South LA pocket park gets a facelift

imageHoover Recreation Center is a small little pocket park situated at the busy intersection of 25th and Hoover. It’s in the bustling working-class neighborhood of South Adams, which nestles up against the University of Southern California.

The fact that the park exists is unusual—older areas like South Adams in dense cities like LA typically don’t have enough parks and green spaces. City Councilman Ed Reyes supported the upgrade at Hoover:

“In this pocket [of LA], we’re talking about 40,000 people per square mile. Children are playing on the fire escapes, in the hallways of their apartments. The moms and dads are worried about where their children will be.”

These small parks function as essential breathing spaces in crowded urban lives.

But in a densely populated area like South Adams, it’s hard to carve out more space for anything. With local and state governments making massive cutbacks, it’s hard to find money to improve anything. But where there’s a will, there’s a way, and small things can be done that add up to large improvements.

Said LA Parks Commissioner Barry Sanders, “We can never add enough acreage. So what you can do when you can’t add enough is you try to make what you’ve got count.”

Jill Werner, of the Werner Family Foundation, is a member of the Parks Commission. She was instrumental in getting a $150,000 grant from the Foundation for improvements at Hoover. That grant, in part, helped fund a study conducted by the University of Southern California’s Graduate Program in Landscape Architecture, which looked at ways in which the park could be better organized. USC professor Robert Harris, who supervised the study, said the park was underutilized because it wasn’t clear how to divvy up the space between different activities.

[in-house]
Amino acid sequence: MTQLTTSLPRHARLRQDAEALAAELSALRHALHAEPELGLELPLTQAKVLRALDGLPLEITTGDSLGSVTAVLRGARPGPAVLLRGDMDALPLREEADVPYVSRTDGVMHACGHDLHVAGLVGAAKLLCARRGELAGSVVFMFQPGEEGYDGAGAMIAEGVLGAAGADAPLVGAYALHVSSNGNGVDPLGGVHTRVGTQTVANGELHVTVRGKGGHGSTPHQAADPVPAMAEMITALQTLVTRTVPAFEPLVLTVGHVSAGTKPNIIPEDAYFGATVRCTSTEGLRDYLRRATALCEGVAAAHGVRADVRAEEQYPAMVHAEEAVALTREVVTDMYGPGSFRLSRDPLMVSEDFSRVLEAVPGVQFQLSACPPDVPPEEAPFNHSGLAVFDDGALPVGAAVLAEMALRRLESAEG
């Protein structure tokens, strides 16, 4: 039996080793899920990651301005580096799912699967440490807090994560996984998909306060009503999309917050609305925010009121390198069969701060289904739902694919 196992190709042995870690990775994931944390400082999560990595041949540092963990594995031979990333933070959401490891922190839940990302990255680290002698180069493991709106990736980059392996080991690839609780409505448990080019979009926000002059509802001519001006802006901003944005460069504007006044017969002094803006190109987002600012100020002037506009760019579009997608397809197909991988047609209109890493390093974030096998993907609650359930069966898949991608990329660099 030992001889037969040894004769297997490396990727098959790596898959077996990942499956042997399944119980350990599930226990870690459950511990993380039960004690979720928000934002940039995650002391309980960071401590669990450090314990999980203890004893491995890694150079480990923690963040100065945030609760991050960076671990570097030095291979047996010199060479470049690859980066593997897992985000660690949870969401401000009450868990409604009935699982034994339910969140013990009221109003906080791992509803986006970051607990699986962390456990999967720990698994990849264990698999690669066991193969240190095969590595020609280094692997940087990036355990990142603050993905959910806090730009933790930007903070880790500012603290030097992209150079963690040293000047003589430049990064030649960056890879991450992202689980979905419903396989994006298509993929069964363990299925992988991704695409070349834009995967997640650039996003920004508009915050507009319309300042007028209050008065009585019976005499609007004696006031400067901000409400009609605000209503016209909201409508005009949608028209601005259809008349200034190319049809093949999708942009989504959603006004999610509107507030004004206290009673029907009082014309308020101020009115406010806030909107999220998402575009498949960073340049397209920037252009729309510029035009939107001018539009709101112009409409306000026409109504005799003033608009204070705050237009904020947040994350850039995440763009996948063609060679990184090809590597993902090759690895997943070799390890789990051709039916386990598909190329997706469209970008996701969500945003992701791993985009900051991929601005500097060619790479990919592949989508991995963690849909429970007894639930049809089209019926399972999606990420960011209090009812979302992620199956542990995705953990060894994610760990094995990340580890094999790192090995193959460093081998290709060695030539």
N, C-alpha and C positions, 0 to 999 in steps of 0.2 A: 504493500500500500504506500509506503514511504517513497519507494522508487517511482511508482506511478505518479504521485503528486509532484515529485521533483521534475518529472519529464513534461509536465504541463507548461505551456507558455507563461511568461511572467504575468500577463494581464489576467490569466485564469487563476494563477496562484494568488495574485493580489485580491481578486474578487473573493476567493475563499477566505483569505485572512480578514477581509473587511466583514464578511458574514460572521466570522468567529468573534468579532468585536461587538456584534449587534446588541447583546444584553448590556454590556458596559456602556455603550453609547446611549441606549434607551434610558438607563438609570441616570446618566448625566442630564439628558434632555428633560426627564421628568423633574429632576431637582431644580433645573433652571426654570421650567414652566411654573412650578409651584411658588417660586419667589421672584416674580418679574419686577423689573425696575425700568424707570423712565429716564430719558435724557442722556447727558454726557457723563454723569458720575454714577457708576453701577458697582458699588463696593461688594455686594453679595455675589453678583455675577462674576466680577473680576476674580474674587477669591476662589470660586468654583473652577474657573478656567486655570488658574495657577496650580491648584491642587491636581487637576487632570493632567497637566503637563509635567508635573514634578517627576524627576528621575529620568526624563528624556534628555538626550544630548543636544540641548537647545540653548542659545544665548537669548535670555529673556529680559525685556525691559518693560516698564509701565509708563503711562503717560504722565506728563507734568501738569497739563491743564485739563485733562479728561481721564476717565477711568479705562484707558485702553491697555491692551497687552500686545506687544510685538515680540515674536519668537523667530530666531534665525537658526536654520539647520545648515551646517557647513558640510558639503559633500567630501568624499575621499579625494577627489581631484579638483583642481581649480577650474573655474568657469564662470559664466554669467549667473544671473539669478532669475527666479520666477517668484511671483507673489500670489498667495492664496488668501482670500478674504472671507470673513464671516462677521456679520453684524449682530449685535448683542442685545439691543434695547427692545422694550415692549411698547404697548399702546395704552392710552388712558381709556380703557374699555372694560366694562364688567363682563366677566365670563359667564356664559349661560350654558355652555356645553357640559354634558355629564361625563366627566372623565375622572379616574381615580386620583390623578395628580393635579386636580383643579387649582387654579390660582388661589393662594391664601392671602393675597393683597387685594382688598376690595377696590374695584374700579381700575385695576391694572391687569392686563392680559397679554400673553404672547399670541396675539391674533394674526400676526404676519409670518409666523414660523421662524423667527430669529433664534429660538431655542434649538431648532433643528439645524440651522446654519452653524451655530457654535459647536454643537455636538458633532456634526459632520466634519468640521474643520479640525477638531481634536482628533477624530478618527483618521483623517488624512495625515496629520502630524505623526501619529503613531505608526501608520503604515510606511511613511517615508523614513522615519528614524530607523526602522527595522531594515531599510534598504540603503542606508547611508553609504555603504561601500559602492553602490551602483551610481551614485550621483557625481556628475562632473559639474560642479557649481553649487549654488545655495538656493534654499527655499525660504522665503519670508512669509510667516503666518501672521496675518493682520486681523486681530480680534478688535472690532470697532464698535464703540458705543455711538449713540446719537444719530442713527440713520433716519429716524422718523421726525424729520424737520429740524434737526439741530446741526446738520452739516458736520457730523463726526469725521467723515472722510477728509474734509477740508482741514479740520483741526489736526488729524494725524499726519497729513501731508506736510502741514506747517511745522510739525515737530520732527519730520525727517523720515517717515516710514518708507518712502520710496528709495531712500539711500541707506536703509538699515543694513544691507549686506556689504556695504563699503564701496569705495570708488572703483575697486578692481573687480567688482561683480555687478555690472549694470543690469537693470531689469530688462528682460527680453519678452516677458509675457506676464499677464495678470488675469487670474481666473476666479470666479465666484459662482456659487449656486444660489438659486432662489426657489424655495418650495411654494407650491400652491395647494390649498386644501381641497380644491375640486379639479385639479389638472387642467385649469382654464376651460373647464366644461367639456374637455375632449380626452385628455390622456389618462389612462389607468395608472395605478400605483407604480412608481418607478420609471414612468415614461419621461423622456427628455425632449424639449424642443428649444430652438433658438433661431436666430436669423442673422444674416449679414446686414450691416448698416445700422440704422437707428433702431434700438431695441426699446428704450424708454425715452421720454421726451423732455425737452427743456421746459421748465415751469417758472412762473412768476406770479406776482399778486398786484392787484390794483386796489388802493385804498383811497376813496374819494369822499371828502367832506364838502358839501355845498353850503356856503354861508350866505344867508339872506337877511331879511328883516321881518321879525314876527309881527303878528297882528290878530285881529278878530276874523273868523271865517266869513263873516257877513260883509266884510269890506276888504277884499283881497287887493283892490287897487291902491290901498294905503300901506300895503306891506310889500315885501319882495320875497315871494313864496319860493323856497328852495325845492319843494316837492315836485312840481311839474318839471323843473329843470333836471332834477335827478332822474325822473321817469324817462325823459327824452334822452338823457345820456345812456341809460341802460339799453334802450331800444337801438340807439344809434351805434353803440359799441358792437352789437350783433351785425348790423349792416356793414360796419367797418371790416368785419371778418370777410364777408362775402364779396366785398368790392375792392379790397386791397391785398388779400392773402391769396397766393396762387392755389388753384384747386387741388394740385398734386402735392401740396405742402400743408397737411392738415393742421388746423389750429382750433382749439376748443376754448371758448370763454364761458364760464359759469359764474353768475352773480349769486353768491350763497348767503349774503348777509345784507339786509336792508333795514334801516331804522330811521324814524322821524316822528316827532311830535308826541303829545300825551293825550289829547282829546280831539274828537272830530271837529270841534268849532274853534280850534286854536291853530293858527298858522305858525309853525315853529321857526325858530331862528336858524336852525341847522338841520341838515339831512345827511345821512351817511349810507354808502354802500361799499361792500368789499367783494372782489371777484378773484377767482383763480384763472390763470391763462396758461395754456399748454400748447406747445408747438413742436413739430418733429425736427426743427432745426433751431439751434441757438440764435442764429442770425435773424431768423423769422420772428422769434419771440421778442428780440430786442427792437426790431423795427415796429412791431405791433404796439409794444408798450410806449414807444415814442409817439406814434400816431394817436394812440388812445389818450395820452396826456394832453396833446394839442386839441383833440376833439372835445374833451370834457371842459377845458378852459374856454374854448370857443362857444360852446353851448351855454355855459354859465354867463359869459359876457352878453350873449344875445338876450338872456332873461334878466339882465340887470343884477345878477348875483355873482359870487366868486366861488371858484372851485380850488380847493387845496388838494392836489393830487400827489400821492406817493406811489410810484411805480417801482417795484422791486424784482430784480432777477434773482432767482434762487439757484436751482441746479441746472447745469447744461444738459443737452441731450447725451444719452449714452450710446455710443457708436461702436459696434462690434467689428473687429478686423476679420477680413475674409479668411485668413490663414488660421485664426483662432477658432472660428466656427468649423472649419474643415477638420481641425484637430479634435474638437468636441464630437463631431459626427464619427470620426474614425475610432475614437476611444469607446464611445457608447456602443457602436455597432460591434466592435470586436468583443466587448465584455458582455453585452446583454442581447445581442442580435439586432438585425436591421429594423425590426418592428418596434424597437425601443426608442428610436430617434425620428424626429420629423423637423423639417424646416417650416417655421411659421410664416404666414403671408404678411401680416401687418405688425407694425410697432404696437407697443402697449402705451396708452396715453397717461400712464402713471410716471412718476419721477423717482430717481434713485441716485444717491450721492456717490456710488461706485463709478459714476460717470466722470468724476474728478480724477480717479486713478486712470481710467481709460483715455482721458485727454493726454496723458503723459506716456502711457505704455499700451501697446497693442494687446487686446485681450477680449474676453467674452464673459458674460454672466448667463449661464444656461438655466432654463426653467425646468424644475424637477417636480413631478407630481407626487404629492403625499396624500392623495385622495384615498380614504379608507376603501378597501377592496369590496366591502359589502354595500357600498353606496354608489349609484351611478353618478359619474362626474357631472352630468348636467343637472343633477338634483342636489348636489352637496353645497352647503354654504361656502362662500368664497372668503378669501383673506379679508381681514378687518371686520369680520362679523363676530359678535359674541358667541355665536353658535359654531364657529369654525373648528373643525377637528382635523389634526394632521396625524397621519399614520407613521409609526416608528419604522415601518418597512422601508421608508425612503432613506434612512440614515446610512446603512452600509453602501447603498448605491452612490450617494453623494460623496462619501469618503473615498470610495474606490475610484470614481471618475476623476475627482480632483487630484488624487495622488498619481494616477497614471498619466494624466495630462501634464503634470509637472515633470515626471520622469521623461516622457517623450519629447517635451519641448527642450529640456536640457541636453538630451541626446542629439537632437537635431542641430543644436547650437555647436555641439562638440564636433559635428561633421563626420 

Hoover Recreation Center benefits from a $150,000 grant from the Werner Family Foundation to install walking trails, exercise equipment, new grass, and a general tidying.

“The people playing soccer, the balls always came into the place where the kids were playing. The picnic space was being occupied by people doing all kinds of things.”

A walking trail was added with exercise equipment installed at various points along the path. The trail gives valuable space for walking and exercising, and it creates a clear visual separation between spaces for different uses.

For instance, said Harris, “The path itself separates the picnic area enough that it will seem to everyone that that’s what that’s for.”

The new improvements, which also include freshly planted grass in the lawn areas, are a hit with the neighborhood. While the dedication ceremony was going on, several children and their families were playing in the playground and open spaces.

Local resident Juany Molina said she’s lived in the neighborhood for 42 years.

“I am 67 years old…now we have a place where we can come do exercises. Before we didn’t have anything like exercise machines, and there were many people drinking—we disapproved. But now I think when more people are coming, it’s going to be different. Nicer.”

The Parks Commission has plans to add 50 more pocket parks in areas, like South Adams, that have a lot of people and not enough parks.